The U.S. Department of Energy (DOE) and its National Nuclear Security Administration (NNSA) unveiled "a landmark achievement" Tuesday when it confirmed that a fusion ignition breakthrough at a California lab essentially proves that an unlimited clean energy source is indeed feasible.
The successful experiment, conducted at the Lawrence Livermore National Laboratory and considered "a triumph of science" by the DOE and NNSA, also bodes well for various companies that are currently innovating in the field of clean fusion energy.
Read on for insight on five stocks that may benefit on the heels of the announcement.
See Also: 'Triumph Of Science' - US Department Of Energy Lab Achieves Fusion Ignition
- Chevron CVX: This may sound like a strange one, but it turns out that this San Ramon, California-based oil giant is a backer of nuclear fusion technology. In 2020, Chevron joined a Series A investment round in Zap Energy Inc., a Seattle-based startup developing a "next-generation modular nuclear reactor" that's "cost-effective, flexible, and commercially scalable."
- Amazon.com Inc. AMZN: Back when Jeff Bezos was CEO, he joined an investor group that committed $19.5 million to General Fusion Inc., a startup that specializes in nuclear fusion. As of last November, Bezos — now executive chairman — was still backing the Canada-based company when it closed an oversubscribed $130 million Series E funding round led by Singapore-based asset manager Temasek.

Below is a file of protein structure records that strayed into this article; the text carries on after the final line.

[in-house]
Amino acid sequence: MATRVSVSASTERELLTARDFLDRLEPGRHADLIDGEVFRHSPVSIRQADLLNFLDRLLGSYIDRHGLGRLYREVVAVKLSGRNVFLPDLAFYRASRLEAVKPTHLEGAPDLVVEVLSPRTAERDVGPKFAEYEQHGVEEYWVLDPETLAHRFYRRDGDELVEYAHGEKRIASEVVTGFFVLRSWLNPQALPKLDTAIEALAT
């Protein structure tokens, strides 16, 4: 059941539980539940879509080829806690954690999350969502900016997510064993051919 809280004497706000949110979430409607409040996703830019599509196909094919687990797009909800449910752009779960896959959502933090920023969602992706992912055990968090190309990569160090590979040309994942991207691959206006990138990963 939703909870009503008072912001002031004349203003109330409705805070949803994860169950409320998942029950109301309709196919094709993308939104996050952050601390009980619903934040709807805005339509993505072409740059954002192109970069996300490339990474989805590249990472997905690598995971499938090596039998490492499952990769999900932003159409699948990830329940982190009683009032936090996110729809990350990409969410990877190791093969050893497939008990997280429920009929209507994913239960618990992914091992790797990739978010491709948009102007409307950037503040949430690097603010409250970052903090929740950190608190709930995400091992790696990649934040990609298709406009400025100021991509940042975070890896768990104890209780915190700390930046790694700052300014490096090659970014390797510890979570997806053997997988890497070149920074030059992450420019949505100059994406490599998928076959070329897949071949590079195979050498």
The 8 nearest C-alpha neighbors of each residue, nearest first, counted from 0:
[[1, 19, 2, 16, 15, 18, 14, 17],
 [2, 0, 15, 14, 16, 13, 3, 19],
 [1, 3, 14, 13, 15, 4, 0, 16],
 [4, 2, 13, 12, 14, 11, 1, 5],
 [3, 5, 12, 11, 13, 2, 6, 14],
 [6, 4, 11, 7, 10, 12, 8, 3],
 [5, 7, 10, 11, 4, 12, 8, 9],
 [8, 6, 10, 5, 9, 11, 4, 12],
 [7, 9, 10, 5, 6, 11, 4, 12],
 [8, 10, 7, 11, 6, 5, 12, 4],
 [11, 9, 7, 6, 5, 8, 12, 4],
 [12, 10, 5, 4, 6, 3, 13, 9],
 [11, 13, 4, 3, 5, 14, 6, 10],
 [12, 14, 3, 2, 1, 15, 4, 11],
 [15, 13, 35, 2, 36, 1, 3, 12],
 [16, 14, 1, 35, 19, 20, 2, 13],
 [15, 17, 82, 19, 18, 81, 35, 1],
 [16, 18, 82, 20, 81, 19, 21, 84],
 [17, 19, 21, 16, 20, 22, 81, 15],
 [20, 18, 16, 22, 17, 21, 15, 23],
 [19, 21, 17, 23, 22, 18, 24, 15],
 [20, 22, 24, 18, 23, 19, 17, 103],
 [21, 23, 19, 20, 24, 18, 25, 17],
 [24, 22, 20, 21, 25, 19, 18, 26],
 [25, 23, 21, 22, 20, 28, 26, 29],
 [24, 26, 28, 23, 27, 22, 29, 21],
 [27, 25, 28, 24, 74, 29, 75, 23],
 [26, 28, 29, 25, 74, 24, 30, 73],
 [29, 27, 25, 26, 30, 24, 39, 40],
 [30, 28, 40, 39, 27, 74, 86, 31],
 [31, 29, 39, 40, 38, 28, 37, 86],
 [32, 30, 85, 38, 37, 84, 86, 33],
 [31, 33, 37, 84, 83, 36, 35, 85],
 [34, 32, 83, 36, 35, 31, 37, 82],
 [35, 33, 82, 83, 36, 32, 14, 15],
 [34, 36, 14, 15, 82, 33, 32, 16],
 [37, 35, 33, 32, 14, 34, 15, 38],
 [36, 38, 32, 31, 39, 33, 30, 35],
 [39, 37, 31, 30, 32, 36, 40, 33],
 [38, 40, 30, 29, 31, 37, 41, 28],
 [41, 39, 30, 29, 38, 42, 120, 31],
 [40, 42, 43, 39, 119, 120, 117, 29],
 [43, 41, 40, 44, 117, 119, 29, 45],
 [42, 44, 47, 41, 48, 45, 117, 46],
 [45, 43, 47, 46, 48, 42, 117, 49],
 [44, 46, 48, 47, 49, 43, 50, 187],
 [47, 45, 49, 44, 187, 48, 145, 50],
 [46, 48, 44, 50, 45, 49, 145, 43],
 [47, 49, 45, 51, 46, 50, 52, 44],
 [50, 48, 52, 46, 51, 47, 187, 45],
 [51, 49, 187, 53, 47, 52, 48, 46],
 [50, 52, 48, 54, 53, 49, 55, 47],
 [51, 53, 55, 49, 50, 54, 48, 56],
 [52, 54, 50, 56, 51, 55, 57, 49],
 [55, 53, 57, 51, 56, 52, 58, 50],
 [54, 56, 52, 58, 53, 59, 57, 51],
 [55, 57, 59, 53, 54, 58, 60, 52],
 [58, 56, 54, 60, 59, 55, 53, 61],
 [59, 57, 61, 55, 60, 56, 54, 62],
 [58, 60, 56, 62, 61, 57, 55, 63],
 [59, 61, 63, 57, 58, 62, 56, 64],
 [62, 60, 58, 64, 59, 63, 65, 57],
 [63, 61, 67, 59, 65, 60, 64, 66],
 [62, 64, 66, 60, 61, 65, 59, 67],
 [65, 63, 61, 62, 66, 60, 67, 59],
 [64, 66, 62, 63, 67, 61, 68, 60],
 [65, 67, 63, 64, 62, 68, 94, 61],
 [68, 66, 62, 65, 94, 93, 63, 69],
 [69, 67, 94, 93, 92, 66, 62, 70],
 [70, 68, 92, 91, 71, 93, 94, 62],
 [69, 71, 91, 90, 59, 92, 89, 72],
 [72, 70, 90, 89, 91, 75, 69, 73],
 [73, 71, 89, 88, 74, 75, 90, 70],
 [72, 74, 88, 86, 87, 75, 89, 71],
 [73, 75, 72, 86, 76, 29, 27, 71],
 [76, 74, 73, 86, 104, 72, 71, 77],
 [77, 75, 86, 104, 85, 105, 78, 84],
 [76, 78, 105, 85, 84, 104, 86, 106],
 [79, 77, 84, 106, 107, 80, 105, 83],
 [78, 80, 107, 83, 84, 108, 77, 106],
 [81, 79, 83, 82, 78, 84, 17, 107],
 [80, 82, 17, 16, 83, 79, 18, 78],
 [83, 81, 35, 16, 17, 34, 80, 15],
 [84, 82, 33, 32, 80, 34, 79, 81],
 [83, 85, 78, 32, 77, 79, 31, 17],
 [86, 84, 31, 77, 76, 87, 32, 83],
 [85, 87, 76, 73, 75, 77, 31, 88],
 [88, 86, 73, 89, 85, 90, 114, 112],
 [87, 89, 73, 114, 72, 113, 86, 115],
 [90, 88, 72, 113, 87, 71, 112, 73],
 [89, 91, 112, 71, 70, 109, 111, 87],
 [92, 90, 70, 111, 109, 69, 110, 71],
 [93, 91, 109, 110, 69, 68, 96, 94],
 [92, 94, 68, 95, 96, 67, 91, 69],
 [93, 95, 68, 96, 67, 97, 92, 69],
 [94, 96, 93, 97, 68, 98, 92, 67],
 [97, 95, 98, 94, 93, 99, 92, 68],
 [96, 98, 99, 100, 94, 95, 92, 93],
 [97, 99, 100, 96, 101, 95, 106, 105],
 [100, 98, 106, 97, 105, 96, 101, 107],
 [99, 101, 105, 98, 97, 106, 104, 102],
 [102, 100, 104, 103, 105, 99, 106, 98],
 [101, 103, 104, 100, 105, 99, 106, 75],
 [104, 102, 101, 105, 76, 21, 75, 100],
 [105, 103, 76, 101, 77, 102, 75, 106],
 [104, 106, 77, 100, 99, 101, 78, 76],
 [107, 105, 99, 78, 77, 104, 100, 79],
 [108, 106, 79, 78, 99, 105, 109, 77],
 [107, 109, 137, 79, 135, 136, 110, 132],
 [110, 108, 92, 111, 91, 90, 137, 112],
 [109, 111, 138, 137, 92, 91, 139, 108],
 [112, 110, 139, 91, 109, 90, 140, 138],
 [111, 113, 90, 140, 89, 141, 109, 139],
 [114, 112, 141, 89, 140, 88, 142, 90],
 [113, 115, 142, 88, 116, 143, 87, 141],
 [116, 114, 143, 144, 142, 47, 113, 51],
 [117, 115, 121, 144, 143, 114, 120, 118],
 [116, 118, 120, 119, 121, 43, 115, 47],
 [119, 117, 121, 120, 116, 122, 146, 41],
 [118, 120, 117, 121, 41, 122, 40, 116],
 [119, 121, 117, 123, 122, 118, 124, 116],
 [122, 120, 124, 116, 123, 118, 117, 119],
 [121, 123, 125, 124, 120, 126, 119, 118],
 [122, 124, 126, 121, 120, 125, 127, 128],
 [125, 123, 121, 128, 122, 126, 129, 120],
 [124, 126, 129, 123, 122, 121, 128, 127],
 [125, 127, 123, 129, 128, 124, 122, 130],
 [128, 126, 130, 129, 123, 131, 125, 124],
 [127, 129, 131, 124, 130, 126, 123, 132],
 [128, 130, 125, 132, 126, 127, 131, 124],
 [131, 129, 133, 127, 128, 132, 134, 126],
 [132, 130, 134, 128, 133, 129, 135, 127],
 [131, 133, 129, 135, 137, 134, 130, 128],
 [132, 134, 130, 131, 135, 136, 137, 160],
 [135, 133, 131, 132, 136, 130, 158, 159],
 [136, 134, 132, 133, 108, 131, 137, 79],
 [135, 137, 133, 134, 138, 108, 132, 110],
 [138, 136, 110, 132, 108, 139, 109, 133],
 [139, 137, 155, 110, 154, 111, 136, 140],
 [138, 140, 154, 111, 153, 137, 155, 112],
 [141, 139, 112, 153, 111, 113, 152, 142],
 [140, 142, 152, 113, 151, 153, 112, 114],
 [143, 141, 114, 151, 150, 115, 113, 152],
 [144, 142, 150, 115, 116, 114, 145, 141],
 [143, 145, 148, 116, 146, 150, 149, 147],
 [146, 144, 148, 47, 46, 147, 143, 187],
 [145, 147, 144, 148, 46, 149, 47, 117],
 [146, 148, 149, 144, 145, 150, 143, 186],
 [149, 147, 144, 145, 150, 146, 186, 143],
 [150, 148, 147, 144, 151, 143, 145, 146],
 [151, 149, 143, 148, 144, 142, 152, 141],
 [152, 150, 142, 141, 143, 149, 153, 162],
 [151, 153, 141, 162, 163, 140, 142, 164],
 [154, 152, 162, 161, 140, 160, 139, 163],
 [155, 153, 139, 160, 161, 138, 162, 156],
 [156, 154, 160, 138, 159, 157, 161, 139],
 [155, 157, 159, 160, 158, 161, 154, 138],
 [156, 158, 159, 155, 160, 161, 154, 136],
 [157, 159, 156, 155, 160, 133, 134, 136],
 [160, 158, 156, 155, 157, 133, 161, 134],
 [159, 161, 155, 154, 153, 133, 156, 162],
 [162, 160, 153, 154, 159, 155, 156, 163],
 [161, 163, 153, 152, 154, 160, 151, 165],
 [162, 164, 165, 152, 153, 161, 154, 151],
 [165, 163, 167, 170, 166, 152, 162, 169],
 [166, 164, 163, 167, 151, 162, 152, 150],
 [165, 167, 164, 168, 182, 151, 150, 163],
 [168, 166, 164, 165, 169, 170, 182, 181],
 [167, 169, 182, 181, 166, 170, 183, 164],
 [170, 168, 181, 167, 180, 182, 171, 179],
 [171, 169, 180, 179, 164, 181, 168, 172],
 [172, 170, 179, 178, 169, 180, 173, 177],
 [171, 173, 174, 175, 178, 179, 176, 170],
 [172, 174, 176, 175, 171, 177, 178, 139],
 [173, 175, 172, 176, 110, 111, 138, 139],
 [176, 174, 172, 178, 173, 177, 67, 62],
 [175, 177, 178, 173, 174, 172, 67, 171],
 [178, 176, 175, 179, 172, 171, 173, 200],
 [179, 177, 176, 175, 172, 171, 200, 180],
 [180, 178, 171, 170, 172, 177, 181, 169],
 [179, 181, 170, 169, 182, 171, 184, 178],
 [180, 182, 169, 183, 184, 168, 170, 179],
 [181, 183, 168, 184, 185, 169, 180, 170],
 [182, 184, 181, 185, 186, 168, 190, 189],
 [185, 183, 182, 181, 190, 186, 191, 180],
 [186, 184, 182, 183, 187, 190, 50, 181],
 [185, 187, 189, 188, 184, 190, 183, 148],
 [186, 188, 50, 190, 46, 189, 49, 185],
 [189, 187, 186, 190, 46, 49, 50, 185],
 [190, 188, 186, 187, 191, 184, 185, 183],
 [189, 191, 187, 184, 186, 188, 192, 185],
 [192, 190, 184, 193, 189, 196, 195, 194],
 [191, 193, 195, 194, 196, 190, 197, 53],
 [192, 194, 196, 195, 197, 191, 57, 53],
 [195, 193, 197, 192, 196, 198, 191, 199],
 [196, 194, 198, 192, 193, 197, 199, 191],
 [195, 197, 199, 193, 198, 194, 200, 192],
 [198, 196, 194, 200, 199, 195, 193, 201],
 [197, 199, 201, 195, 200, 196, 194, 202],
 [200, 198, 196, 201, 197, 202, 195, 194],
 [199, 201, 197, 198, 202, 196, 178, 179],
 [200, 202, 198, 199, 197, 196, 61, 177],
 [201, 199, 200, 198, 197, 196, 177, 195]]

- Alphabet Inc. GOOGL: In July, Google, along with Chevron, joined a $250 million funding round for TAE Technologies, a nuclear fusion startup. The effort is expected to help build its next research reactor, dubbed "Copernicus." So far, TAE has raised $1.2 billion.
- Sumitomo SSUMY: The Tokyo-based investment company is also a backer of TAE, and hopes to introduce fusion technology as a clean energy source to the Asia-Pacific region.
- Cenovus Energy Inc. CVE: This Calgary, Alberta-based company was originally focused on oil sands assets when it launched in 2009. Two years later, it backed the Series B round for General Fusion.
The nuclear fusion tech industry remains essentially private, dominated by some 30 companies.
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